Mark Colley, MD of Sunways Business Travel, says: “Whether you voted remain or leave, we can all breathe a sigh of relief after the Christmas Eve announcement of a deal, however complications will arise for travellers when it comes to certain conditions, like the cap of 90 days spent in the EU per 180 days. An example of this is one client of ours who provide engineering support to manufacturing, often sending their operators in for long contract periods. In this scenario it is conceivable that they will exceed their 90-day quota.” A visa will be needed for stays of longer than 90 days in the EU for British travellers, and if there is too much red tape and expense required to obtain said visa, then British companies will end up being unable to compete with their European counterparts due to additional costs and complexities related to travel.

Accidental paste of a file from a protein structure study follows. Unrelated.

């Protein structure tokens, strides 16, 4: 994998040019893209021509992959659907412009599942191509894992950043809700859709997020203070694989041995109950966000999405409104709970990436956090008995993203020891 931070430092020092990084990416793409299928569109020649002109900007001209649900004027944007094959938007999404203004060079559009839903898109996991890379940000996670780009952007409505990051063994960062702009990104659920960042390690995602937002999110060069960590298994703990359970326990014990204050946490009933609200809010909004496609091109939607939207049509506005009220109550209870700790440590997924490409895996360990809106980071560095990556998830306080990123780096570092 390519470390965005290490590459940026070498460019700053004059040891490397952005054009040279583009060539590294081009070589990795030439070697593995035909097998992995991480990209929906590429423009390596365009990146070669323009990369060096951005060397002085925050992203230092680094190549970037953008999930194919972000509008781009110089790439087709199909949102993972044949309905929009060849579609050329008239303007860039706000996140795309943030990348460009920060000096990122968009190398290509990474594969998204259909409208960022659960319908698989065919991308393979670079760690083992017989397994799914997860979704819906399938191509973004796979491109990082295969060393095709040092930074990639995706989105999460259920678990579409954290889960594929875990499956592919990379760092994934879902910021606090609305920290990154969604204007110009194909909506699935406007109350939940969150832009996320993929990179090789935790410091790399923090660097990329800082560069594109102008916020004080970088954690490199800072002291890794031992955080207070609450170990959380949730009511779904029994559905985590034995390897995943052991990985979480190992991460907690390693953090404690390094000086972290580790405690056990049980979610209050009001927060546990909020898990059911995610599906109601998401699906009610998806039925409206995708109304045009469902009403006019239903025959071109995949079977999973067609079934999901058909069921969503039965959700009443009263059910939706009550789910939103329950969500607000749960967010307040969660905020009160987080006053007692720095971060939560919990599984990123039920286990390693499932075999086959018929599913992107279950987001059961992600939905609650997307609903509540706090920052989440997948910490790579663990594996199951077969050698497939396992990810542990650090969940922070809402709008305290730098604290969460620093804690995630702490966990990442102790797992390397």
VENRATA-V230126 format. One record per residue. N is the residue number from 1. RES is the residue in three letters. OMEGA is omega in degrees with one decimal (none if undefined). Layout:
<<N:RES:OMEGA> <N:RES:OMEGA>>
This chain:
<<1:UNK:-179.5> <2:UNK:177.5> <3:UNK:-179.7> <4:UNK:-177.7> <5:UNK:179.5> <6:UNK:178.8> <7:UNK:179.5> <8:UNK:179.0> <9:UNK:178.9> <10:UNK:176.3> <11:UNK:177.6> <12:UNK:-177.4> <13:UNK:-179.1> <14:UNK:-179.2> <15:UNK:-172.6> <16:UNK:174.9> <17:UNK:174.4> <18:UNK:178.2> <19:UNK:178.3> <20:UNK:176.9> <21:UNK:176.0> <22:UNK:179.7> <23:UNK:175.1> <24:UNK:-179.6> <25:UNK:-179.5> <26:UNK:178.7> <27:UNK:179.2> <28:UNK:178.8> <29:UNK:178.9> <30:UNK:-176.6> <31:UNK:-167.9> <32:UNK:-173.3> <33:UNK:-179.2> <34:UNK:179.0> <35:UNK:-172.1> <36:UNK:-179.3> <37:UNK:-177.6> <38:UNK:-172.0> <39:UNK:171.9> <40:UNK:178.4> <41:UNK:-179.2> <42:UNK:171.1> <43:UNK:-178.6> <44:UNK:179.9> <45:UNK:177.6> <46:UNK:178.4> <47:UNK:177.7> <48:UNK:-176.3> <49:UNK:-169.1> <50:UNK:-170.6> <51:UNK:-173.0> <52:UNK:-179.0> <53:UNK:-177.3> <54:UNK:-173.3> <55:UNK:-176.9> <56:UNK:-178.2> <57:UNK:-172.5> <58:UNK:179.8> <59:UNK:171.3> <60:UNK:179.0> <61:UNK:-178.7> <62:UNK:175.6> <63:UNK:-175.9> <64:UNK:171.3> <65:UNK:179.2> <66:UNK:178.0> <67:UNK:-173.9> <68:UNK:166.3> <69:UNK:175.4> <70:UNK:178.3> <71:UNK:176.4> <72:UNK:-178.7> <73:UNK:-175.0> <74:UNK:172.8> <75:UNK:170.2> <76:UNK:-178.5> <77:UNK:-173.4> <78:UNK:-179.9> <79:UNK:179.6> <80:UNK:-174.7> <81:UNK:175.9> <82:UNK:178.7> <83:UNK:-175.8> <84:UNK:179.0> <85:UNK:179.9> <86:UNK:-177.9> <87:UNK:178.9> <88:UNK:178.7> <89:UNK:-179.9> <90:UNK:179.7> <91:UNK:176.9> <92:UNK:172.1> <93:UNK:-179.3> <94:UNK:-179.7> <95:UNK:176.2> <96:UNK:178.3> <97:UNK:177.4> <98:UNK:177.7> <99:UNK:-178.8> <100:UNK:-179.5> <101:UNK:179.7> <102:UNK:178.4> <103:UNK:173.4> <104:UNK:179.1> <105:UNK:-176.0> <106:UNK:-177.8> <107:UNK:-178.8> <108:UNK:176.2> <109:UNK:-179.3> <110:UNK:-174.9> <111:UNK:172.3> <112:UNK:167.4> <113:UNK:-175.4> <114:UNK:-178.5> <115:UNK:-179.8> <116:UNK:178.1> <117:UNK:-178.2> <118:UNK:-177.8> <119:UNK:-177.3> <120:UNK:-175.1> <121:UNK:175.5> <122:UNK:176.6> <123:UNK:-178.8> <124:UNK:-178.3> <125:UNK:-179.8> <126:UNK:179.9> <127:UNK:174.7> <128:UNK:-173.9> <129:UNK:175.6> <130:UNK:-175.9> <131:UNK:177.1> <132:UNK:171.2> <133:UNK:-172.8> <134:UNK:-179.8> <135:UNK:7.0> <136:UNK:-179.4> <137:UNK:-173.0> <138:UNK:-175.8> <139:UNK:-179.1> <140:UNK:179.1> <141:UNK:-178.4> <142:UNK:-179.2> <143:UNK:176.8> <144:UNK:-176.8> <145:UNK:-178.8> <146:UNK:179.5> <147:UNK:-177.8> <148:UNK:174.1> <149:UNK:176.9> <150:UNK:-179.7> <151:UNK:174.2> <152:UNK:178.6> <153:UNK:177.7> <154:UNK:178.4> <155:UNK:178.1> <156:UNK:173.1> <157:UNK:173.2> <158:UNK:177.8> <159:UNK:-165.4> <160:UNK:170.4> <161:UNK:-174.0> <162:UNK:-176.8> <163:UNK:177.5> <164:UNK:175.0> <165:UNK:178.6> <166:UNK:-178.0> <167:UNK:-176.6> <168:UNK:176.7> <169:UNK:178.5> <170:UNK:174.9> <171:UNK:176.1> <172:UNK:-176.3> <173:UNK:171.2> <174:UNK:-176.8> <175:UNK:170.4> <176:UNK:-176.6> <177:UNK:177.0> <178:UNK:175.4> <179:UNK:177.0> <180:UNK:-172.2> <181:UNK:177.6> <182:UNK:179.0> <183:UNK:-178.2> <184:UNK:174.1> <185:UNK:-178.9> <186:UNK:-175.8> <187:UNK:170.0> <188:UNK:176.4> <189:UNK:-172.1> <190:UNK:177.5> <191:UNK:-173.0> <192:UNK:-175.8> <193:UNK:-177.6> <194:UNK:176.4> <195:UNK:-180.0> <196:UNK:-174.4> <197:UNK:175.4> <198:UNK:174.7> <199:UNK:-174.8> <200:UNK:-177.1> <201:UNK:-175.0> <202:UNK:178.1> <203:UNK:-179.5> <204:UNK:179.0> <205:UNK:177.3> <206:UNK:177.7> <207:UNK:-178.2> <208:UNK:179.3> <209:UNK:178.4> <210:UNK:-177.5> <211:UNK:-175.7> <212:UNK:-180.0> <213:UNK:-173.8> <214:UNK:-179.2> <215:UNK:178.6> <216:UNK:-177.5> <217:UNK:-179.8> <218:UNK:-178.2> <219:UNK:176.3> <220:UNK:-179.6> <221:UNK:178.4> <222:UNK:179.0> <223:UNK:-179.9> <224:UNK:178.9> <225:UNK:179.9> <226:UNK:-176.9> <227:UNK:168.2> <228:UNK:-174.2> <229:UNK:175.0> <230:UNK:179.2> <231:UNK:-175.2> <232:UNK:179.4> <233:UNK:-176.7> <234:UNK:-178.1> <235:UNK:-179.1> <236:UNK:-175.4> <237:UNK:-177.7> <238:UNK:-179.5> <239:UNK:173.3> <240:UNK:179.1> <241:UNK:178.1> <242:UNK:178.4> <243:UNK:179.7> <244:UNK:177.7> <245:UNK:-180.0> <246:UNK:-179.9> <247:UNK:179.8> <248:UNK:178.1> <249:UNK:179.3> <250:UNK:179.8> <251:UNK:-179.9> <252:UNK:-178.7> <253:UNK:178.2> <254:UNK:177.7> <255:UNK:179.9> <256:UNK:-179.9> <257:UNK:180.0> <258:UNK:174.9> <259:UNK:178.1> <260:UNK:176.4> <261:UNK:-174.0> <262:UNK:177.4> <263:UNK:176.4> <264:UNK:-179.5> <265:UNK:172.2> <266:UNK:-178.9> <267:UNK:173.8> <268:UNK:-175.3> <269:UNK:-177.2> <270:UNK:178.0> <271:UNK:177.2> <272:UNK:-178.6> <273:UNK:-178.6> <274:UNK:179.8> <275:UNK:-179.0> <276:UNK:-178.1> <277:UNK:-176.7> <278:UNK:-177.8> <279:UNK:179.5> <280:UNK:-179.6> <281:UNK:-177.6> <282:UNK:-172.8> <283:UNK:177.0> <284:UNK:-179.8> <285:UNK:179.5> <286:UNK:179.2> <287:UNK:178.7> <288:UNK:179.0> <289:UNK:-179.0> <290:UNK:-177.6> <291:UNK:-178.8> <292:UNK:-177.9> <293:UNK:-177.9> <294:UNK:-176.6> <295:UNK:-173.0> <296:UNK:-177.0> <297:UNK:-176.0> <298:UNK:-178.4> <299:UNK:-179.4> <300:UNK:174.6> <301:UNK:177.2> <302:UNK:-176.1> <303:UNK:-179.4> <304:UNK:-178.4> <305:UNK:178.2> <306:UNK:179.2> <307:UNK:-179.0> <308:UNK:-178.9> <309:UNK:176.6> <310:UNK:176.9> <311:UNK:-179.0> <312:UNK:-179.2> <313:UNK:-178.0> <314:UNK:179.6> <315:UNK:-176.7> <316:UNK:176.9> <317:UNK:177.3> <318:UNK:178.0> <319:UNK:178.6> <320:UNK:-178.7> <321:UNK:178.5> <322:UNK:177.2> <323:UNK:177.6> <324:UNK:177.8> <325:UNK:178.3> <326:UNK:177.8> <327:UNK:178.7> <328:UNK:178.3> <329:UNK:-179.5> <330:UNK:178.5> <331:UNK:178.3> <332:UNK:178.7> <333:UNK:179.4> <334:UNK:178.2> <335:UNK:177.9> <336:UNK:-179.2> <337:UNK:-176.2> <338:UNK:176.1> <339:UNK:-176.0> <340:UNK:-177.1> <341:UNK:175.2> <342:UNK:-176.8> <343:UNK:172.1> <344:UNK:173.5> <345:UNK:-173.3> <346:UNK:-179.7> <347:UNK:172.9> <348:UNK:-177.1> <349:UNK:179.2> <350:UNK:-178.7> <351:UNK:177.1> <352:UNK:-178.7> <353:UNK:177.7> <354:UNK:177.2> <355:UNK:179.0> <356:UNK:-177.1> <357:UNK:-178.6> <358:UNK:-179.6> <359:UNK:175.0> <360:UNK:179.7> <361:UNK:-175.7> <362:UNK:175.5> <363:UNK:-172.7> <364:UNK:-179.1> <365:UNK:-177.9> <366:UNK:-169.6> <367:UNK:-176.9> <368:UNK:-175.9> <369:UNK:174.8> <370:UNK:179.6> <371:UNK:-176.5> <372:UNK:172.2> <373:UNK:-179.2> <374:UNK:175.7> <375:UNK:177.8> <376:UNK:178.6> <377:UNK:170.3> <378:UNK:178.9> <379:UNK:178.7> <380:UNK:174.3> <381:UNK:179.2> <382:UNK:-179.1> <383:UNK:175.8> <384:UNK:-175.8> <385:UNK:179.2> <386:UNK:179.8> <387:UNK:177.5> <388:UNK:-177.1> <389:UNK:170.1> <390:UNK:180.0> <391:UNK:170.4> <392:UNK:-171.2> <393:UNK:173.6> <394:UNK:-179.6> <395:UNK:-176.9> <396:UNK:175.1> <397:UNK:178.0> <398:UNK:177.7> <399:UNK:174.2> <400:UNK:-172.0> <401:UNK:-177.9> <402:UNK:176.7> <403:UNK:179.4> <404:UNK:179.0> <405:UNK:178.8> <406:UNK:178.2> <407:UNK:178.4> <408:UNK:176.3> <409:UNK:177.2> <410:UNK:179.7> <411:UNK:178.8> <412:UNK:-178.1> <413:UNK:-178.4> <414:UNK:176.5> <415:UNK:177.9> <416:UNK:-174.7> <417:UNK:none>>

More cons than pros?
Scott Pawley, MD Global Travel Management says: “UK passengers travelling to EU countries will be able to take advantage of duty-free shopping from January 2021. And the reassurance that consumer protection for air travellers will be as strong as before and aviation security standards will be maintained as rigorously as before.” The downsides to the deal, said Pawley include the fact that passengers must be able to show a return or onwards ticket at border controls; it will take longer to clear passport control; passports must have at least six months validity; travellers must always obtain travel insurance.”
ITIJ would argue, of course, that having travel insurance is not a disadvantage of the deal – but in fact something that people should have had already anyway, despite the European Health Insurance Card (EHIC) availability. The EHIC, will, it seems, not quite disappear altogether from the UK consciousness – in fact, it is to be replaced with a new card, the UK Global Health Insurance Card, which will entitle them to state-provided medical treatment that may become necessary during a trip to the European Union.